Borstal Beat Records, 2012
Californian indie-folk ruffians The Drowning Men seem to be fans of the freakish – just take a look at the Moreauvian beasts on the album artwork. Hear also the unsettling minor-key funfair themes of “Bored in a Belly” and “A Better Place”, and feel the infernal desires aroused by “I am the Beggar Man”. Sounding at times like a carney version of Arcade Fire, All of the Unknown is a wounded giant of a record: big and damaged and angry and confused, roaring its indignation at the world.
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Paper Bag, 2012
Approaching complex themes with warmth and humour in a similar manner to The Decemberists, Canadian folk-rockers Cuff the Duke combine roots-rock with pop-like melodies to create an accessible and engaging record – the first part of a two-part concept album. Though not entirely free from cliché, it is at the same time varied yet coherent; each track hints at an underlying emotion that carries the listener through highs and bittersweet lows. A highlight is the eight-minute epic “Bound To Your Own Vices” – worth an EP release in its own right.
Sophisticated and introspective New York based indie-rock with sweet male/female harmonies and an almost classical feel via the emphasis on delicate piano work. Even though the subject matter often details personal turmoil and heartbreak, the music is often upbeat with hooks buried deep in the carefully calculated instrumentation. Ideal for admirers of pensive, moody songcraft – apparently even Leonard Cohen is a fan.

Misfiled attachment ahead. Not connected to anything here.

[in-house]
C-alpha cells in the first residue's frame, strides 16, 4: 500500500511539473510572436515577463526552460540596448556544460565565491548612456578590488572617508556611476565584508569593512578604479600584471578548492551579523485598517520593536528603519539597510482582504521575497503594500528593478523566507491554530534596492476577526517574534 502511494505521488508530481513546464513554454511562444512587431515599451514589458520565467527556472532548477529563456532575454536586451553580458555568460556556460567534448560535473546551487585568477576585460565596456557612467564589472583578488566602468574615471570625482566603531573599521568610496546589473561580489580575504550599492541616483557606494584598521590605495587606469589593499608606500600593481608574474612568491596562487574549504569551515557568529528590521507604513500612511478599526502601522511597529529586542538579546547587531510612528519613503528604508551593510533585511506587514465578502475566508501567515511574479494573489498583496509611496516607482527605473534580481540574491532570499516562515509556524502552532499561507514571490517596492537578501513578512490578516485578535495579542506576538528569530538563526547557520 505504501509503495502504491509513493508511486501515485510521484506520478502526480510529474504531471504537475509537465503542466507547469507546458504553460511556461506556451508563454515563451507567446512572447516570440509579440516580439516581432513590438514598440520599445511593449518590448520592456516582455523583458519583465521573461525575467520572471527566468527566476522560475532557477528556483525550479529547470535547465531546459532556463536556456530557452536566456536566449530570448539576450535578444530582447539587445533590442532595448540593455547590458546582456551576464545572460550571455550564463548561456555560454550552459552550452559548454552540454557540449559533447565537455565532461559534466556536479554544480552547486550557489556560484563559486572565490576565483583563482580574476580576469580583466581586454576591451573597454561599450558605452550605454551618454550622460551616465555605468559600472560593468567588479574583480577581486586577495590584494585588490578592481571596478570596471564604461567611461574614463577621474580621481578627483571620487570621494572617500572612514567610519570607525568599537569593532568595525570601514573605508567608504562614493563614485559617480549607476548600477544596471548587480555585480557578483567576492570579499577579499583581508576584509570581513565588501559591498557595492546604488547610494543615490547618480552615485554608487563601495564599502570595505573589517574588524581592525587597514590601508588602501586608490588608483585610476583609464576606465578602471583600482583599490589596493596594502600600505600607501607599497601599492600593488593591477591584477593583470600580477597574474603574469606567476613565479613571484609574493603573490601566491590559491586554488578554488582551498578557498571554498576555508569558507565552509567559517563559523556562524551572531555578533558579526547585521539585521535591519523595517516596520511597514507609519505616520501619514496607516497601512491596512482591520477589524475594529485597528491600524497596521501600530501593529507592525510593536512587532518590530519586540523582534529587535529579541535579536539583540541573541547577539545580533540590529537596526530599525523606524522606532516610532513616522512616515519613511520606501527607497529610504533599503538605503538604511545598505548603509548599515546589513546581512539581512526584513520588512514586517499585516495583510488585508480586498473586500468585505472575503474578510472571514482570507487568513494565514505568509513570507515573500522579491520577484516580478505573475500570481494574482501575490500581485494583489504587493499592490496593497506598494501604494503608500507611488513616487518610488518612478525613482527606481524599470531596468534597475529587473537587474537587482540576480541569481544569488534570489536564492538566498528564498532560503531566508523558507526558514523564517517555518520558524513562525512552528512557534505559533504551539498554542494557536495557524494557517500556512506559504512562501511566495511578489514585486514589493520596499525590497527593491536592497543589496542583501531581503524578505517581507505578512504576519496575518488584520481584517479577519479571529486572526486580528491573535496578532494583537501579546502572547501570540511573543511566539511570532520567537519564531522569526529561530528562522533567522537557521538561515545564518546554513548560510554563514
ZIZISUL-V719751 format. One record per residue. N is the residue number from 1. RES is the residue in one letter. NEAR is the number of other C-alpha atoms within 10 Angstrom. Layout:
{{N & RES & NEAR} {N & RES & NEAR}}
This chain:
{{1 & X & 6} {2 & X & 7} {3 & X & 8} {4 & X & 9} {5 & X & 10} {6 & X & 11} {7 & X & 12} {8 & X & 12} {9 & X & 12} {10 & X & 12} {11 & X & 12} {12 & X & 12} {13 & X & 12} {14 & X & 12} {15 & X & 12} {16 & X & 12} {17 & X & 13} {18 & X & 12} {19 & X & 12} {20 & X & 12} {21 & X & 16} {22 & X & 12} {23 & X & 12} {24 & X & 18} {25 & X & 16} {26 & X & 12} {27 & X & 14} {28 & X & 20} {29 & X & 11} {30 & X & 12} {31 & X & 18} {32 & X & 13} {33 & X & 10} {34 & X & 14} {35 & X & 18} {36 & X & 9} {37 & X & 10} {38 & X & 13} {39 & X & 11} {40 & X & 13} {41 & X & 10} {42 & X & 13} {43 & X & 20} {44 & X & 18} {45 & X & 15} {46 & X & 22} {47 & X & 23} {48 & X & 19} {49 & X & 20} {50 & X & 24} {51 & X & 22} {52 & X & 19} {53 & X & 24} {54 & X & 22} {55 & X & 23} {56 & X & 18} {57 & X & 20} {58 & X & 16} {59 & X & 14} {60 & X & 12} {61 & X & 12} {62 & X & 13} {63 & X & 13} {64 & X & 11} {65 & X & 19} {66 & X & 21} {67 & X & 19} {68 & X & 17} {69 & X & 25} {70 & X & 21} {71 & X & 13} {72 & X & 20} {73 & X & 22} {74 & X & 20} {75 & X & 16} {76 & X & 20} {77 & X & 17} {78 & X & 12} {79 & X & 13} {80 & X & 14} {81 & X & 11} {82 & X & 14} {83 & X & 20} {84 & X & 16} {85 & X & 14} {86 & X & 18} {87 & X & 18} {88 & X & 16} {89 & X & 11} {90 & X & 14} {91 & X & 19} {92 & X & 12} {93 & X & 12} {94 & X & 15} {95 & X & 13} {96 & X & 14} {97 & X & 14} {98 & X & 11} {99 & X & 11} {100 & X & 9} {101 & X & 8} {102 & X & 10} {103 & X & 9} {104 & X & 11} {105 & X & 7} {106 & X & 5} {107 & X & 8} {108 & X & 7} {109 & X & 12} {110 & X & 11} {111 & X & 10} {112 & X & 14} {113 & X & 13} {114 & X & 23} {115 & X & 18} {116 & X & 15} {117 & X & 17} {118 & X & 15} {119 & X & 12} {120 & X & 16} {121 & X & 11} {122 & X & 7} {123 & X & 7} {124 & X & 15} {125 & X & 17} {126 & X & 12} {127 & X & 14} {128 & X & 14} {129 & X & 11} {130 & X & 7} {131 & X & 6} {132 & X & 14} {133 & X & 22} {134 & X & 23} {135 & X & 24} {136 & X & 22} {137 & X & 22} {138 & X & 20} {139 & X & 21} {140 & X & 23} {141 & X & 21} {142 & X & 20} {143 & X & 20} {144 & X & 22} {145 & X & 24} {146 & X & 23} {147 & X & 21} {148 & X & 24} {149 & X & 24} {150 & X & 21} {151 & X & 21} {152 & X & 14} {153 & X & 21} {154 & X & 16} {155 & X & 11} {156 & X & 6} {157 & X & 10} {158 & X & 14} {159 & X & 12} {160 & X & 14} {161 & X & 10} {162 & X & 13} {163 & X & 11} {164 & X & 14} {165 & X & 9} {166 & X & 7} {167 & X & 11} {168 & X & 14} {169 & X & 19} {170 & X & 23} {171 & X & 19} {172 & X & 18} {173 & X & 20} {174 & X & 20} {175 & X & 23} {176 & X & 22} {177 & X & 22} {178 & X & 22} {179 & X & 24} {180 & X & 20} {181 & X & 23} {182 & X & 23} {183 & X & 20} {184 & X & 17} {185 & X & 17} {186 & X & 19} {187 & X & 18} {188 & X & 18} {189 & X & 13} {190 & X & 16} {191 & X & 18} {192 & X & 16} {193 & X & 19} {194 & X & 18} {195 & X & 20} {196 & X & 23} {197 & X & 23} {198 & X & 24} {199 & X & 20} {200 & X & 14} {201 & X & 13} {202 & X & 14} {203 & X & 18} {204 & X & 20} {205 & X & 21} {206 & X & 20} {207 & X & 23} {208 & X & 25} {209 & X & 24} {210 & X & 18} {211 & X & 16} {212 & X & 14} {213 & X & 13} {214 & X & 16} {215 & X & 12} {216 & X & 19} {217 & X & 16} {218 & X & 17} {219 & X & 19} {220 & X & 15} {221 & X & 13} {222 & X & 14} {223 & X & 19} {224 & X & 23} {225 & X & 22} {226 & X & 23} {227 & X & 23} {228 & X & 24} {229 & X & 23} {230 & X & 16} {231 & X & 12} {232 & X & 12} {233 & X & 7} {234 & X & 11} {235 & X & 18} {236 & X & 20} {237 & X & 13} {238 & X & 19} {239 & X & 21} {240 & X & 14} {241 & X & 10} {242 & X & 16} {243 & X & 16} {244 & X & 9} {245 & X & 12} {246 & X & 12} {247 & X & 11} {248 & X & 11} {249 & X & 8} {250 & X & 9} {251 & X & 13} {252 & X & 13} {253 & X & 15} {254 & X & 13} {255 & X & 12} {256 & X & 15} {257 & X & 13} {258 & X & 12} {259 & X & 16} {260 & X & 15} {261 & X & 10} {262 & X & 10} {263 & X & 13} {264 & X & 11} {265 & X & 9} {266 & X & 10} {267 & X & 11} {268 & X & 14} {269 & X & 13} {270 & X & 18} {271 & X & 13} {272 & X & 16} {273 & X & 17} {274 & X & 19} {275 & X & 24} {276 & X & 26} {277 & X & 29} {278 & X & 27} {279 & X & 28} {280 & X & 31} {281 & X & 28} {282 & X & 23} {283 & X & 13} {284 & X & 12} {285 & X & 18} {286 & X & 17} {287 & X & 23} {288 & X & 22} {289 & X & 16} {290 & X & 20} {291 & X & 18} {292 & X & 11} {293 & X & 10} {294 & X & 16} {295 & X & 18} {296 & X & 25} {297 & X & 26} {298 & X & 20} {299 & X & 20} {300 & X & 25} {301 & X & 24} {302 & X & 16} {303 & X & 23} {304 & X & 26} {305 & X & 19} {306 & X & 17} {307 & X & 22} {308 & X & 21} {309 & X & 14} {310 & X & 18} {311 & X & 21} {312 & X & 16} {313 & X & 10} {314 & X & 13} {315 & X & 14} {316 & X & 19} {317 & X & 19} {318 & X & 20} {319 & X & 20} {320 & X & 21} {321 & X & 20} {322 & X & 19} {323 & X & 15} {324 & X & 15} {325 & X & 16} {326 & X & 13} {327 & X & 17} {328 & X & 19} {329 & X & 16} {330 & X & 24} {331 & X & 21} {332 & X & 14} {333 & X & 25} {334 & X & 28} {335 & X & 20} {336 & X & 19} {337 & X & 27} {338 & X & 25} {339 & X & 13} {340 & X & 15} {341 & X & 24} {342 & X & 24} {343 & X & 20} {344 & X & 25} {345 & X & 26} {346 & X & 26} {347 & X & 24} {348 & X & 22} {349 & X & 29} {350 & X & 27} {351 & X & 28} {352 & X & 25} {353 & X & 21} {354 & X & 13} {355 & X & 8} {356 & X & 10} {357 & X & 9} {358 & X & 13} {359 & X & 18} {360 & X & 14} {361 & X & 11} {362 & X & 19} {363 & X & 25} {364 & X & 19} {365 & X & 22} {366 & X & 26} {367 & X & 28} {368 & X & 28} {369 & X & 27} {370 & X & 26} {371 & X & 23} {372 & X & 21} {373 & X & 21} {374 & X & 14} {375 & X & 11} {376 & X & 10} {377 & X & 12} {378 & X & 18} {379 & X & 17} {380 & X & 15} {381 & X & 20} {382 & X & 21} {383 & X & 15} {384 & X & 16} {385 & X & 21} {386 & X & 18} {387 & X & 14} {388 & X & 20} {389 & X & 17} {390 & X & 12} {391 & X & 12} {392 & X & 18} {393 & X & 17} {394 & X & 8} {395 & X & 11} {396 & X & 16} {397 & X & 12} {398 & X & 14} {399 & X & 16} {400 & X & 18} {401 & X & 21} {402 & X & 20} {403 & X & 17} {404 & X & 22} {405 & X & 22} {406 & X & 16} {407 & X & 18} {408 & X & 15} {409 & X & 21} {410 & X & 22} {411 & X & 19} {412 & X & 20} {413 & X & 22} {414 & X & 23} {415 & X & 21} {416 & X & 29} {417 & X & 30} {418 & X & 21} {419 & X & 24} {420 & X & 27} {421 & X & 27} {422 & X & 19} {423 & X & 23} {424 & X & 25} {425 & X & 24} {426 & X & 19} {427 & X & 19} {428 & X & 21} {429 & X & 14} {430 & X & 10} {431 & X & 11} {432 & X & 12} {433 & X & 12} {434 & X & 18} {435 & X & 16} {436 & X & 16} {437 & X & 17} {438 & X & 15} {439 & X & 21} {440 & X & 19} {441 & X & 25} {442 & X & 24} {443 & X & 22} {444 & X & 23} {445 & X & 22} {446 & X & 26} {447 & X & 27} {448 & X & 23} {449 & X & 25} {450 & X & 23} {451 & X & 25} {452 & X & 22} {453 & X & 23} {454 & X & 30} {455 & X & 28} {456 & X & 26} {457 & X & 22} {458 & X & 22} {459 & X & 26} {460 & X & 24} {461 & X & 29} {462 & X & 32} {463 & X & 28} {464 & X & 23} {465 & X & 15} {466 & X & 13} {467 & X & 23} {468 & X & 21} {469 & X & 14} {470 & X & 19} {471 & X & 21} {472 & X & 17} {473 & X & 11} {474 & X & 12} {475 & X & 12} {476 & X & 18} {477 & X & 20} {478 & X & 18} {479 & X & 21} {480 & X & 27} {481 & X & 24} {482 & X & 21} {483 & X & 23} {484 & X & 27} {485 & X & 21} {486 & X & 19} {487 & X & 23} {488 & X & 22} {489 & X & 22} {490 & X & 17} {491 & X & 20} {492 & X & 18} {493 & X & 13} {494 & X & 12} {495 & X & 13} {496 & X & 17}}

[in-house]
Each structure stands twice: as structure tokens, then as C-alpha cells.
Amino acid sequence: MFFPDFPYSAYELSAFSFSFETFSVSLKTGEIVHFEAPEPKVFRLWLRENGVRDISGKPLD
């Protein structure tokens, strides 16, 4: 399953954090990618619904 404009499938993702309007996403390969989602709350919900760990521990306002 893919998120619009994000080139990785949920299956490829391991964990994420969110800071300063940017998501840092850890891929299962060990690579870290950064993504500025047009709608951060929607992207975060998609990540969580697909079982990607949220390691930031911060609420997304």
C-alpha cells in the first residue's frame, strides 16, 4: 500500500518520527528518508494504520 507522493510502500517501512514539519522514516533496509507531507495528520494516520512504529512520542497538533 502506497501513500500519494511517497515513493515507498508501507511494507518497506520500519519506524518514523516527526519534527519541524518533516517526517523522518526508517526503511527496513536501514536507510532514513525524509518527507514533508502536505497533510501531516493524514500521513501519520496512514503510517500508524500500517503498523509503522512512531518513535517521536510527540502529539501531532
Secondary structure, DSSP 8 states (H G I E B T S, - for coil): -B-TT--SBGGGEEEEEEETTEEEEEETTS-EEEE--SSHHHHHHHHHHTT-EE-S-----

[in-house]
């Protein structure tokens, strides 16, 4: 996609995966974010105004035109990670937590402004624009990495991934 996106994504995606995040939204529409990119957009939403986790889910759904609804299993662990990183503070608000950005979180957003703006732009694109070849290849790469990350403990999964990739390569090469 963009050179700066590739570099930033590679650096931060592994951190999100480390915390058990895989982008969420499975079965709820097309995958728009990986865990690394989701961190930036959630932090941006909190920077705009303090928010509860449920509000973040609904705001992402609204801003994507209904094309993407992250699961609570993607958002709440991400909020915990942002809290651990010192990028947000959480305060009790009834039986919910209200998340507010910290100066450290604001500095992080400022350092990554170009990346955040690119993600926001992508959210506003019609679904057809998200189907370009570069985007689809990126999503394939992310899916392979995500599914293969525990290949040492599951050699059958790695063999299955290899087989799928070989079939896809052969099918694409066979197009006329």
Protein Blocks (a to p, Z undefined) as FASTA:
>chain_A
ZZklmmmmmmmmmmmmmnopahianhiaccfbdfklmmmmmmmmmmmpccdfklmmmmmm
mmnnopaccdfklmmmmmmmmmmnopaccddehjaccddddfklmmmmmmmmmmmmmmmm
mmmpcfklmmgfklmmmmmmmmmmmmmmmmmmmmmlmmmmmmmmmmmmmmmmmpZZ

The title track of singer-songwriter Joe Coleman’s EP opens things in dramatic style, the mournful folk wringing every morsel of intensity from his voice. The three remaining songs are left to put you back together with a gentler tack, homely harmonica in tow. Well worth bending an ear if you’re partial to The Decemberists, Neutral Milk Hotel, et al.
Asthmatic Kitty, 2010
At an hour’s running length, All Delighted People should really be called an album rather than an EP. But then Sufjan has never been one to follow protocol, and his latest outpouring shows him at his enigmatic and – at times – inspired best. The instrumentation is eclectic and orchestral, matching the songwriting as it swerves from minimalism to gushing extravagance. Stunning 17-minute closer “Djohariah” is worth the download price alone.
Be Set Free sees the Pennsylvania songwriter delivering his third album of chirpy, barroom-friendly folk-pop. The soulful singalongs have a familiar quality, which is intended – Langhorne is tapping into communal, gospel-inspired melodies. It’s not highly original then, even with its genre-roaming, and the lyrics can be clichéd as well as earnestly penned, but the backing of a full band and the timely touches of strings, piano, and organ, ensure the record pulls through in celebratory style.